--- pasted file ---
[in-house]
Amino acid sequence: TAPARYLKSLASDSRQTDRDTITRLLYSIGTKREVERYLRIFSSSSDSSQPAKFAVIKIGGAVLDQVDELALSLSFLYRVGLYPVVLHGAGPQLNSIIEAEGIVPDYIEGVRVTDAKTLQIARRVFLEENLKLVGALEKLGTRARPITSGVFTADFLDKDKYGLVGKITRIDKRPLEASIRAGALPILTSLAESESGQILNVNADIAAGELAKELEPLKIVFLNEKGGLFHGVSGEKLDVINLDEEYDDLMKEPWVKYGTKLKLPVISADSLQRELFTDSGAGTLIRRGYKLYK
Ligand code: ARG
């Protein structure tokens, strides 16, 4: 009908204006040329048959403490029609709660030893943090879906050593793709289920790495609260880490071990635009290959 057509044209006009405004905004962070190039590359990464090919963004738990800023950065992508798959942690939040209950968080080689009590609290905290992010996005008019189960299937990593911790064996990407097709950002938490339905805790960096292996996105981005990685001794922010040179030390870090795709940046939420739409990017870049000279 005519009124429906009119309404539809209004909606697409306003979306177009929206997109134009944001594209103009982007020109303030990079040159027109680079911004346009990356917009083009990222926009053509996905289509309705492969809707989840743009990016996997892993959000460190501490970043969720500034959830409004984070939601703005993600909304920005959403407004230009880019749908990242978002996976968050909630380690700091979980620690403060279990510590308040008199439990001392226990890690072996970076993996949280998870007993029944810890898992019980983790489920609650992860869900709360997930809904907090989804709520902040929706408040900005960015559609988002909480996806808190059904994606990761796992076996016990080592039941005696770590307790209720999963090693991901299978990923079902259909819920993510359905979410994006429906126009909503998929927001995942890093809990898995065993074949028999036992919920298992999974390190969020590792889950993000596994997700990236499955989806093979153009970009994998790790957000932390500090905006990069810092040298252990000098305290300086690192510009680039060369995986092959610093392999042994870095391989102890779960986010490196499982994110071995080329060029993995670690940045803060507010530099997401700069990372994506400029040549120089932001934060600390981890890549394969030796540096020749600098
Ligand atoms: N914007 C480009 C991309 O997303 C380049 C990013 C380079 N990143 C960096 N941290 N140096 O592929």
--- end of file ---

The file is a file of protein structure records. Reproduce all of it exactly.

[in-house]
Amino acid sequence: TAPARYLKSLASDSRQTDRDTITRLLYSIGTKREVERYLRIFSSSSDSSQPAKFAVIKIGGAVLDQVDELALSLSFLYRVGLYPVVLHGAGPQLNSIIEAEGIVPDYIEGVRVTDAKTLQIARRVFLEENLKLVGALEKLGTRARPITSGVFTADFLDKDKYGLVGKITRIDKRPLEASIRAGALPILTSLAESESGQILNVNADIAAGELAKELEPLKIVFLNEKGGLFHGVSGEKLDVINLDEEYDDLMKEPWVKYGTKLKLPVISADSLQRELFTDSGAGTLIRRGYKLYK
Ligand code: ARG
């Protein structure tokens, strides 16, 4: 009908204006040329048959403490029609709660030893943090879906050593793709289920790495609260880490071990635009290959 057509044209006009405004905004962070190039590359990464090919963004738990800023950065992508798959942690939040209950968080080689009590609290905290992010996005008019189960299937990593911790064996990407097709950002938490339905805790960096292996996105981005990685001794922010040179030390870090795709940046939420739409990017870049000279 005519009124429906009119309404539809209004909606697409306003979306177009929206997109134009944001594209103009982007020109303030990079040159027109680079911004346009990356917009083009990222926009053509996905289509309705492969809707989840743009990016996997892993959000460190501490970043969720500034959830409004984070939601703005993600909304920005959403407004230009880019749908990242978002996976968050909630380690700091979980620690403060279990510590308040008199439990001392226990890690072996970076993996949280998870007993029944810890898992019980983790489920609650992860869900709360997930809904907090989804709520902040929706408040900005960015559609988002909480996806808190059904994606990761796992076996016990080592039941005696770590307790209720999963090693991901299978990923079902259909819920993510359905979410994006429906126009909503998929927001995942890093809990898995065993074949028999036992919920298992999974390190969020590792889950993000596994997700990236499955989806093979153009970009994998790790957000932390500090905006990069810092040298252990000098305290300086690192510009680039060369995986092959610093392999042994870095391989102890779960986010490196499982994110071995080329060029993995670690940045803060507010530099997401700069990372994506400029040549120089932001934060600390981890890549394969030796540096020749600098
Ligand atoms: N914007 C480009 C991309 O997303 C380049 C990013 C380079 N990143 C960096 N941290 N140096 O592929």